Pair Programming

Pair programming is the practice of having two programmers work at a single computer. They take the role of the Driver, who handles the keyboard and mouse, and the Navigator who observes and comments. Both participants should talk more-or-less continuously, and the two should swap roles periodically. Pair programming is observed to increase enjoyment, performance, and learning of both participants.

Talks from Tapestry Workshops

Speaker Tile Workshop Material
Atlas, James Paired Programming Delaware 2011 Slides (pptx)
Exercise (docx)
Heckman, Sarah Paired Programming Virginia 2012/2015 Slides 2012 (pptx) Slides 2012 (pdf) Slides 2015 (pptx)
Sherriff, Mark Paired Programming Virginia 2011 Slides (ppt)
Warner, Linda Pair Programming Florida 2013 Slides (ppt)
Williams, Laurie Pair Programming North Carolina 2012 Slides (pdf) on implementing it
Slides (pdf) on why to do it
Web site
Vieira Mejia, Camilo Cognitive Load, Pair Programming, etc. Indiana 2013 Slides (google)
Examples (google)

External Resources

  • Web site focussing on the research aspects of pair programming.
  • Web site focussing on how to add pair programming to a classroom.
  • NCWIT's Pair Programming in a Box, a collection of handouts and materials to help you implement pair programming in your classroom.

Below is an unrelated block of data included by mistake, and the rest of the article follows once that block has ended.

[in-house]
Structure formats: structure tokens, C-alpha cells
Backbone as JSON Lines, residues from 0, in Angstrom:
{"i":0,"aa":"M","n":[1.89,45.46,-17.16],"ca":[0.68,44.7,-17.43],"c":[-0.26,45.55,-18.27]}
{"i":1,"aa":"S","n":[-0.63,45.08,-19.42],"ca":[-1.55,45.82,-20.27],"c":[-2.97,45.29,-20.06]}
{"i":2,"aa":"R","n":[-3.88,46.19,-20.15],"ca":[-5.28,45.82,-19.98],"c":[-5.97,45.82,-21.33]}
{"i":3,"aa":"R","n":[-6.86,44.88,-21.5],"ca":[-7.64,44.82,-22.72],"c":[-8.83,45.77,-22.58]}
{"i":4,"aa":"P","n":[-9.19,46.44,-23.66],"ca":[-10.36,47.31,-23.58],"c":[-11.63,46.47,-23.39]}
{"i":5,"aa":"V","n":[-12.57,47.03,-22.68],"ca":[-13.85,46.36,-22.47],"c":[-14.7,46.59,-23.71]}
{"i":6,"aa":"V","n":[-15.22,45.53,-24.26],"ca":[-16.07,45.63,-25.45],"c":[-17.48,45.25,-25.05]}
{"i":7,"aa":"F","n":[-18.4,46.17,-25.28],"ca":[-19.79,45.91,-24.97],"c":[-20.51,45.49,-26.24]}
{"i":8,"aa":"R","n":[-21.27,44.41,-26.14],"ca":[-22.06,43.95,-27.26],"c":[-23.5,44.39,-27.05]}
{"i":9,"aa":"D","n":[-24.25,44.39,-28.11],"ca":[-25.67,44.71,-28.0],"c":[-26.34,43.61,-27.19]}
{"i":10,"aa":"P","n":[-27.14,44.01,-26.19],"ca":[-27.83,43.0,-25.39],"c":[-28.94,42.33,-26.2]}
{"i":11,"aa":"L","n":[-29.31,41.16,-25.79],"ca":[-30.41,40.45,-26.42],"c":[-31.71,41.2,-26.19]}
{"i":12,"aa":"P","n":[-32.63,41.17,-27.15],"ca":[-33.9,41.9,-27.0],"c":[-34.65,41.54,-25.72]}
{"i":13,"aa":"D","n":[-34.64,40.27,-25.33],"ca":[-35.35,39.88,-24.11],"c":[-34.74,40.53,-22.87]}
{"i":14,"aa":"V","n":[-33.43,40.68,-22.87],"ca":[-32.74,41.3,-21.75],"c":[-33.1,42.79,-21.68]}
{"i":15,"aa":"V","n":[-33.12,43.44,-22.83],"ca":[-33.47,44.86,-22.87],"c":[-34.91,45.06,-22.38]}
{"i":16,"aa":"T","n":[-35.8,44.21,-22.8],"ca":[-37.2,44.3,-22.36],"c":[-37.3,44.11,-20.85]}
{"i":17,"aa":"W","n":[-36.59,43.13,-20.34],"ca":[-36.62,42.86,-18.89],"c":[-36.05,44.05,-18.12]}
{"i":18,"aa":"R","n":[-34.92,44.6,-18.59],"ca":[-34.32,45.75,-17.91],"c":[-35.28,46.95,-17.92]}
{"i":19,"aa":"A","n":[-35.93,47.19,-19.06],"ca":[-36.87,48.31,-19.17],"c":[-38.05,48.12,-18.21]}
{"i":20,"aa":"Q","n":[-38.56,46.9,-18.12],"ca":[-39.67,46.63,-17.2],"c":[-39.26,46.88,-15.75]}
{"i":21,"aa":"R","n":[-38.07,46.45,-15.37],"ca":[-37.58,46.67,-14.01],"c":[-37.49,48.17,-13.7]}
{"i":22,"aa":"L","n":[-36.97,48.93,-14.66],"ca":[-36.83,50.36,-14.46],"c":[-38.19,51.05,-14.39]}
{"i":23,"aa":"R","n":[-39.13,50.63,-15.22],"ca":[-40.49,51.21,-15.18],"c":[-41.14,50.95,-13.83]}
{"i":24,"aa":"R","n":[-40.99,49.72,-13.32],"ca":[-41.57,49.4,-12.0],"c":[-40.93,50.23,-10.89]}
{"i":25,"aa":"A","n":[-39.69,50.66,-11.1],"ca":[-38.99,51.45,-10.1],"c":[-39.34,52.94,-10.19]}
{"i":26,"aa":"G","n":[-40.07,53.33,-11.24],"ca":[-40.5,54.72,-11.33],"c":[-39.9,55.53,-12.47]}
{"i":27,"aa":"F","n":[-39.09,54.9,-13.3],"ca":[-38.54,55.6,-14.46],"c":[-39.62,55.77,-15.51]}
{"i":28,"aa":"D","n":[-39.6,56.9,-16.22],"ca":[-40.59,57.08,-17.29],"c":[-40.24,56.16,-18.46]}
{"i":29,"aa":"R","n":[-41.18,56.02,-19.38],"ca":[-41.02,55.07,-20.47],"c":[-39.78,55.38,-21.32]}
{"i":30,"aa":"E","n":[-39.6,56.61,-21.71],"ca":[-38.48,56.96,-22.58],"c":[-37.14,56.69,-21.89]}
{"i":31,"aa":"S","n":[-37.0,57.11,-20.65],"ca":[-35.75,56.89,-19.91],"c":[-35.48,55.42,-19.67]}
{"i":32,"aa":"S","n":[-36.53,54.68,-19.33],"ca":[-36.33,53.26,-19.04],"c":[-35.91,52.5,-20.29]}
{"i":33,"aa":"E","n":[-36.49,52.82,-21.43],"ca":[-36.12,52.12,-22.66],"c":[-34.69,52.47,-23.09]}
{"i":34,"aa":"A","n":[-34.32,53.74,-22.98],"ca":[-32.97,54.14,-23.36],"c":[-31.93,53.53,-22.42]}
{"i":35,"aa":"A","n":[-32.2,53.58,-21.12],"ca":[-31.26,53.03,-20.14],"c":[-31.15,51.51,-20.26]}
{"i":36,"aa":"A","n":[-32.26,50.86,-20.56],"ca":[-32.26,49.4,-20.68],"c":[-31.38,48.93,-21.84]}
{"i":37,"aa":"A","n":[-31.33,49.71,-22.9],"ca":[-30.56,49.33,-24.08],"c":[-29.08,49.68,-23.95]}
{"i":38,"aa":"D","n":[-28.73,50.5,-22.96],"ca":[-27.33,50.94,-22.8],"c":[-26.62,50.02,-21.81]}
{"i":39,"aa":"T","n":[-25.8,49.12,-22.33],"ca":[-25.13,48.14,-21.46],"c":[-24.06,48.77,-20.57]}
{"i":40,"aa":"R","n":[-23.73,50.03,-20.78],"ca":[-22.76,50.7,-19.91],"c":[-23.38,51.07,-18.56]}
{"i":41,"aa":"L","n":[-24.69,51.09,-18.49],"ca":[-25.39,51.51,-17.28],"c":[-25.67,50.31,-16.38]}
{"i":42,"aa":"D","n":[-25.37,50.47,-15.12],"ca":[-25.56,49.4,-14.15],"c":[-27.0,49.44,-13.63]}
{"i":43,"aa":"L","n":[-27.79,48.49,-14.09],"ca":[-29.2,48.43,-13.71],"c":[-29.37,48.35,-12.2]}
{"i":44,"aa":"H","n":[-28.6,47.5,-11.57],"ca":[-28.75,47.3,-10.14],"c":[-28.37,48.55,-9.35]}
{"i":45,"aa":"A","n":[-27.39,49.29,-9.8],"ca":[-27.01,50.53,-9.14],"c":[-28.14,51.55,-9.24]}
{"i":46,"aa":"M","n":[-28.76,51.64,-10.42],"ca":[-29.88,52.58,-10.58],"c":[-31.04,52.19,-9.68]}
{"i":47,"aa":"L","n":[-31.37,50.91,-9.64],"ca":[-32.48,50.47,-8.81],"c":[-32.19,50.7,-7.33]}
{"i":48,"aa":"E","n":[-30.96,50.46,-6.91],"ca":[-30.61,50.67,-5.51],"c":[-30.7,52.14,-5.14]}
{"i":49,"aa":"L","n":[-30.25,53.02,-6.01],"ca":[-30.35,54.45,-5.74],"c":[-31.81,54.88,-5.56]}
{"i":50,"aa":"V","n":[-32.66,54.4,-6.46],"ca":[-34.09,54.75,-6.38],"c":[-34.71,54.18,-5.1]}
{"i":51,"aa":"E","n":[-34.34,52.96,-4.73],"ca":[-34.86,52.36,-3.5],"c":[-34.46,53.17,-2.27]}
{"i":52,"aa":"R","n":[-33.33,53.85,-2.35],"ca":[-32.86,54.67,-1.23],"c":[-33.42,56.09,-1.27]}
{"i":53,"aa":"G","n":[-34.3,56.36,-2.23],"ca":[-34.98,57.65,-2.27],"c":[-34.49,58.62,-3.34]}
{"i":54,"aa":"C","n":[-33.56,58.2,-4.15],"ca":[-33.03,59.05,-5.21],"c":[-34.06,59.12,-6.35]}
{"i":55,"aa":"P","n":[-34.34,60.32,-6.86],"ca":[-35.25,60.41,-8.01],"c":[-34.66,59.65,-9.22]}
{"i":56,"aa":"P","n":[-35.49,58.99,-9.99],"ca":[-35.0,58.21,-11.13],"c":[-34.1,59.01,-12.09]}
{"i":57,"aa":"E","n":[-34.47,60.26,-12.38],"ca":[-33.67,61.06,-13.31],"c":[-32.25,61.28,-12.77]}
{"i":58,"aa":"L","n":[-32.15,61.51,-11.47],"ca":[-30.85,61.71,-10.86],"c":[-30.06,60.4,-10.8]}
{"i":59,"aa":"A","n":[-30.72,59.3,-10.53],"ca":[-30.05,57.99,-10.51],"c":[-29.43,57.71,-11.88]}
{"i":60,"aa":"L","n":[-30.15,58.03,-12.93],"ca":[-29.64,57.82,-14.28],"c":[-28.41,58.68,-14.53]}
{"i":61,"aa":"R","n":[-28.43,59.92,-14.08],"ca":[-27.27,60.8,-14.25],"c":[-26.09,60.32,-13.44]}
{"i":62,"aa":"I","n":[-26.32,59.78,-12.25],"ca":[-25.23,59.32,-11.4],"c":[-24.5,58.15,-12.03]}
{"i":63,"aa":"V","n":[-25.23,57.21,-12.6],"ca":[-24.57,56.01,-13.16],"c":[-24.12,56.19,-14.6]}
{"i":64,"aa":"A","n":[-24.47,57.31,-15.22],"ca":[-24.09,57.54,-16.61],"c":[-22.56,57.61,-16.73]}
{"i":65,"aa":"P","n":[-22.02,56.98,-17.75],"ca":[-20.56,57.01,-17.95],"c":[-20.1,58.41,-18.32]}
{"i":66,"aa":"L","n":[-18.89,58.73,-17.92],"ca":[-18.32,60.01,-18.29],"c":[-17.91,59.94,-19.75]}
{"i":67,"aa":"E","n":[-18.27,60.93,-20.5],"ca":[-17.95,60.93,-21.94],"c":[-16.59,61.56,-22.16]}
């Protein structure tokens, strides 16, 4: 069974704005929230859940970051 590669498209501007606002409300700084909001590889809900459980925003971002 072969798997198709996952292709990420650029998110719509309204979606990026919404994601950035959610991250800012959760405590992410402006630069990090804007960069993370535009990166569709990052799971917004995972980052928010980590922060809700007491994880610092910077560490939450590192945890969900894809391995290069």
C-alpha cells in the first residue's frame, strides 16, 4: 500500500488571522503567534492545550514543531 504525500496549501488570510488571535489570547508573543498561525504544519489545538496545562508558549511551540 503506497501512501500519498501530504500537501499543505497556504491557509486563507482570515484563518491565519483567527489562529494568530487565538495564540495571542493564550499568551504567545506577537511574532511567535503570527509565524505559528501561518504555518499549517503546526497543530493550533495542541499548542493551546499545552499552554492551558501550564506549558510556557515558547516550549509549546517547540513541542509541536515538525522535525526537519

• Introductory Video (youtube) designed to be shown to students before they first pair program. 10 minutes.
  • CATME, a tool for creating and evaluating pairs (or larger groups)
  • PairEval, a tool for creating and evaluating pairs


We find three aspects contributes to a good pairing.

  1. Similar level of ability. Ideally, each participant thinks the other participant is just slightly better than they are. Practically, this means matching students of similar competence.
  2. Similar demographics. Pair programming includes a lot of communication; this is easier the more similar the participants are culturally. This is more important when the students are uncomfortable with pairing.
  3. It seems to work best to pair one person high in Sensing with another high in Intuition on the Myers-Briggs personality index.

Students are more likely to endure a sub-optimal pairing if they know it's just for one or two assignments. Switching pairings also helps distinguish between an unfortunate matching and a problem student in grading.

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